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TNBC – triple-negative mammary carcinomas

Important

Therapeutic options shown on this site are based on EMA drug approvals.

Availability of drugs may vary in your country!

Introduction

Studies have shown that patients with triple-negative mammary carcinomas (TNBC) can benefit from immunotherapy in combination with chemotherapy as a first-line therapy.1,2 Since November 2021, authorization has been granted to two drugs (atezolizumab and pembrolizumab) that have a PD-L1 status as a precondition for their administration.

Please refer to the table below for the state of play on authorization:

Atezolizumab

(anti-PD-L1-Antibody)

Avelumab

(anti-PD-L1-Antibody)

Cemiplimab

(anti-PD-1-Antibody)

Durvalumab

(anti-PD-L1-Antibody)

Ipilimumab

(anti-CTLA-4-Antibody)

Nivolumab

(anti-PD-1-Antibody)

Pembrolizumab

(anti-PD-1-Antibody)
Female genital tract
TNBCNeoadjuvant
Adjuvant
1L

Last Update: 10. June 2024

Scores

As of this writing, there are two scores relevant for authorization and their associated cut-offs, which we must specify for TNBC. For the administration of atezolizumab, an Immune Cell (IC) score with a cut-off of ≥1% is required.
For the administration of pembrolizumab in combination with chemotherapy, a CPS ≥10 is required. Please also refer to the new  AGO recommendation

IC

IC is an area score, which we have already met in the context of urothelial carcinomas. With this score, it is important that the PD-L1-positive immune cells are placed in relation to the tumor area. Lymphocytes, macrophages, dendritic cells, and granulocytes are all included in the evaluation. Please note that immune cells located in necrotic areas are excluded from the evaluation.

CPS

Immune cells are understood to include lymphocytes and macrophages. Granulocytes and plasma cells are excluded from evaluation. The reader is expressly reminded that PD-L1-positive immune cells are also placed in relation to viable tumor cells.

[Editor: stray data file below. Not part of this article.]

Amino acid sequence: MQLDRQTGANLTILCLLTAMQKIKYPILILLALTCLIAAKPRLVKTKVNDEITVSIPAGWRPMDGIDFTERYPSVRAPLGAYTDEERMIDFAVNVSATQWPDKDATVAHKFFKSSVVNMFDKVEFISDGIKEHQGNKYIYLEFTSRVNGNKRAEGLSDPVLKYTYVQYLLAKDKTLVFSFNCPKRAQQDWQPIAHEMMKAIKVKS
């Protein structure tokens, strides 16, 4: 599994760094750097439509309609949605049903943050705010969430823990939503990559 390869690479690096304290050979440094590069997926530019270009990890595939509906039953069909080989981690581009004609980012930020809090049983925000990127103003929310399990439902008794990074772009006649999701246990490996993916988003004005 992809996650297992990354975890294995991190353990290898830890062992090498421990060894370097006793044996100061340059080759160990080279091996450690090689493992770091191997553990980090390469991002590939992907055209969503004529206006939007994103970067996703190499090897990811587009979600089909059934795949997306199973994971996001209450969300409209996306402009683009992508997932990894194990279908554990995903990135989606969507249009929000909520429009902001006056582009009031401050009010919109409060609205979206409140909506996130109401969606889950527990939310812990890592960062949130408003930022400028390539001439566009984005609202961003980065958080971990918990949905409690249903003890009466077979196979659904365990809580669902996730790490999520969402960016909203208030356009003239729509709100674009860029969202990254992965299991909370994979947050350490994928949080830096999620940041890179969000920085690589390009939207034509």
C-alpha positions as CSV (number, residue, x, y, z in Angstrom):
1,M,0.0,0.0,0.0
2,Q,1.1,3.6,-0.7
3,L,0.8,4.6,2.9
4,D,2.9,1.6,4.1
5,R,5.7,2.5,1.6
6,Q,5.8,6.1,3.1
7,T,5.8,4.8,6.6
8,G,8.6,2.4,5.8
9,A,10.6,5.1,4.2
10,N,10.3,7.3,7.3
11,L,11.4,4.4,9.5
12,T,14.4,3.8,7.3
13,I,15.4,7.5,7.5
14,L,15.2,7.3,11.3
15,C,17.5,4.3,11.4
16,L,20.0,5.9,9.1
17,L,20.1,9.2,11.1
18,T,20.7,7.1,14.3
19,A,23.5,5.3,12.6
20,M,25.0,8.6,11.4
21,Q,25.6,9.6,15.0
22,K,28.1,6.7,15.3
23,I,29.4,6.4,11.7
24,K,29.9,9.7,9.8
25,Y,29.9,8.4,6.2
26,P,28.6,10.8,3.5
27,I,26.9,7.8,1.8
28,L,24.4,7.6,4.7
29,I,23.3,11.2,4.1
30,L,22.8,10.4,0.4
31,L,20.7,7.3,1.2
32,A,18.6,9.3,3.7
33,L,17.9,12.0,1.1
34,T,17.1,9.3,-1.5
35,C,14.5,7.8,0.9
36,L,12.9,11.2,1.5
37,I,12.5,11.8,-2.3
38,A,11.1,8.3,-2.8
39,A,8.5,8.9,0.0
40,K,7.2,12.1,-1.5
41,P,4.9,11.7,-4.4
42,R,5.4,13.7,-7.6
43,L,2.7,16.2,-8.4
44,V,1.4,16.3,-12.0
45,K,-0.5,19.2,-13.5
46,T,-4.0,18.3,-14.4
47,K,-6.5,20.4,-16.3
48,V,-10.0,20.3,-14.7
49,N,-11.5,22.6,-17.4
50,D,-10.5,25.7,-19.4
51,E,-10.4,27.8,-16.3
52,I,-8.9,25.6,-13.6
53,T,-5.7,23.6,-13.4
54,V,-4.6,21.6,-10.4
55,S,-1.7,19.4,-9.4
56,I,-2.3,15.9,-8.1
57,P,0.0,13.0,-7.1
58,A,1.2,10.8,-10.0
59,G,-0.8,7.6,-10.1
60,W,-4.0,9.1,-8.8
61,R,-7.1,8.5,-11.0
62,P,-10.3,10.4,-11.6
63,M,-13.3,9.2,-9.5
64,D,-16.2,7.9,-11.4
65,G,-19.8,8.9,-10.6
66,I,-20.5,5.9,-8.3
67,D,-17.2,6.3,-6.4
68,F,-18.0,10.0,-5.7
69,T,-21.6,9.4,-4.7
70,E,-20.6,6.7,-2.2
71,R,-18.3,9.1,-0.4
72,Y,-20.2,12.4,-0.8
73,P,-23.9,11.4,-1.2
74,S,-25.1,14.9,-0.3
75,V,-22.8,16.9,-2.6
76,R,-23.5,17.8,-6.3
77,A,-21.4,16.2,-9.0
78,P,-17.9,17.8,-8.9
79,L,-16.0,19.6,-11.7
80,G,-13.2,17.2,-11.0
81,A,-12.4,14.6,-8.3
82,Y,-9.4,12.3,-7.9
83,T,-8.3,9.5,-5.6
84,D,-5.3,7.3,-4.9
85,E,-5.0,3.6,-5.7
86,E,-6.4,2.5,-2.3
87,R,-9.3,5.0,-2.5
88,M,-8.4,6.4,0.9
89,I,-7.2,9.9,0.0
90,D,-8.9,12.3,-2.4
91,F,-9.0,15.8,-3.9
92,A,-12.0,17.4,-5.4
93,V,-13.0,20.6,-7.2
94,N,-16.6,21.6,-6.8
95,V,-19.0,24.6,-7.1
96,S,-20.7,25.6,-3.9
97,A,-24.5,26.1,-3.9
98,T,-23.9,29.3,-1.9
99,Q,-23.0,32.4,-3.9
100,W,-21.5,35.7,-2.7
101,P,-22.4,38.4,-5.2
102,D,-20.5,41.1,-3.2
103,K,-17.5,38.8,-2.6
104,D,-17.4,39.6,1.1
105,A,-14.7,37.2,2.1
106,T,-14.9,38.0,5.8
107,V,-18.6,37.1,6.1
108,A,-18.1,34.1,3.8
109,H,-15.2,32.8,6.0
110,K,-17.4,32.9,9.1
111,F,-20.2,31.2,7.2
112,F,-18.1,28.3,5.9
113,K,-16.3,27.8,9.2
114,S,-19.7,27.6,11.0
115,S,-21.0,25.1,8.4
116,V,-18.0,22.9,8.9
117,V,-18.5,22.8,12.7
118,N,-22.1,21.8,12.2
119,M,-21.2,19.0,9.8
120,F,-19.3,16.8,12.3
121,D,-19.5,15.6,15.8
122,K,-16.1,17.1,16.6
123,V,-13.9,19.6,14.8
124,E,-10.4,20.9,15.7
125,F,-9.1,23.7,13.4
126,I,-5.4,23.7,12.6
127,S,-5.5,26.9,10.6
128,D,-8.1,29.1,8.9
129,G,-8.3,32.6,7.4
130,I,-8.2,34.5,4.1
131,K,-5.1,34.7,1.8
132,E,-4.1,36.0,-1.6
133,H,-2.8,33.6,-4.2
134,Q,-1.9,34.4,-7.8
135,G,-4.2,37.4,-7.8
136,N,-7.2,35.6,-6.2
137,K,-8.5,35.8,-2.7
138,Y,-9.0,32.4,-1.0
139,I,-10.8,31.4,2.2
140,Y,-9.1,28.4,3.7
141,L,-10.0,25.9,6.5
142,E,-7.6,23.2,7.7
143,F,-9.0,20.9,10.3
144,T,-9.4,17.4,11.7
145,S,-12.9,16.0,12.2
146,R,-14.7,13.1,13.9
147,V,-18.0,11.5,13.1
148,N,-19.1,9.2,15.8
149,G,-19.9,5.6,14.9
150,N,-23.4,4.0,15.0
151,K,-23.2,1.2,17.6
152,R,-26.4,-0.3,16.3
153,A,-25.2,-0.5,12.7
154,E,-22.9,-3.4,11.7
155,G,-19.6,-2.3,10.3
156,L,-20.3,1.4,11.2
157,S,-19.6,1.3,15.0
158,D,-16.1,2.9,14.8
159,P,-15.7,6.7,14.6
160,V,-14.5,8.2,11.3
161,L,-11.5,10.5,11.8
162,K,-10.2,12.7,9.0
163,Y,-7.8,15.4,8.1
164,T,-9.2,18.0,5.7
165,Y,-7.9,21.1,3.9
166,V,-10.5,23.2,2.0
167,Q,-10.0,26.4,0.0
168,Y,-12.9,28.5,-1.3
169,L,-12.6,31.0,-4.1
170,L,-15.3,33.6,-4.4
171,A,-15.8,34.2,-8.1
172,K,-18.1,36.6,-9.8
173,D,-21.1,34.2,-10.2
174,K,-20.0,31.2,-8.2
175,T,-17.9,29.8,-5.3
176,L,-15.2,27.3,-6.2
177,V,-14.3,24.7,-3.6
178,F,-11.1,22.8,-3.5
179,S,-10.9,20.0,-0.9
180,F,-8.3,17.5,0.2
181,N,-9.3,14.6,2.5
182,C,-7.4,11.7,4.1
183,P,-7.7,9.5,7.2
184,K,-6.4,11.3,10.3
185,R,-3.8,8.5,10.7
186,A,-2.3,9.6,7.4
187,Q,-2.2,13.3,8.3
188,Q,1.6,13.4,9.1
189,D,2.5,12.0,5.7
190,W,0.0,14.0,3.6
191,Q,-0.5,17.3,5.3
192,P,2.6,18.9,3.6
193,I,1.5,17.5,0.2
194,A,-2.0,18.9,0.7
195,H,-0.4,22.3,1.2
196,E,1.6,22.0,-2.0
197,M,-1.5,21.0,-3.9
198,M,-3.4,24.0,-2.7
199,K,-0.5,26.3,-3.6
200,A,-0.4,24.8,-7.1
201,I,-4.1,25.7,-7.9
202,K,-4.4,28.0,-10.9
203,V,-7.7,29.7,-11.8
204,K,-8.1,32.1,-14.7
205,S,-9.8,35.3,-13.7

Interpretation guidance for IC

A guide for TNBC is available as an aid to interpretation. Please note that this guide relates to SP142.

PD-L1 prevalence in TNBC

In accordance with current study data3 for TNBC, prevalence for IC is
IC ≥1=41%
of which:
IC ≥1% to <5% = 27%
IC ≥5% = 14%

Study data4 for TNBC show the following prevalences for CPS:
CPS>1 = 80%
CPS>10 = 38%

Test system validation/antibody selection in TNBC

The studies performed for atezolizumab with the IC score used the study antibody SP142. As LDTs are often used in Europe – and Germany in particular – it is important that the antibodies are established, validated, and verified according to guidance published by the German Accreditation Body (DAkkS). From the data, we know that either benign human tonsil or cell lines are used as suitable controls.

Alongside SP142, many other antibodies also show good immune cell presentation.  As already mentioned in the other indication modules on the PD-L1 Portal, SP-142 exhibits a weakness in PD-L1 detection on tumor cells. As a result, while IC with SP142 can be determined effectively, it is not sufficient for determining the CPS. This also recently been demonstrated in a study by Noske et al.5

QuIP Proficiency Test PD-L1 TNBC

Criteria of the proficiency test PD-L1 TNBC

2019/2020: The evalutation was done separately per score.

Since 2021: An overall result is evaluated

 

Cut-Offs of the proficicency test PD-L1 TNBC

 

Overview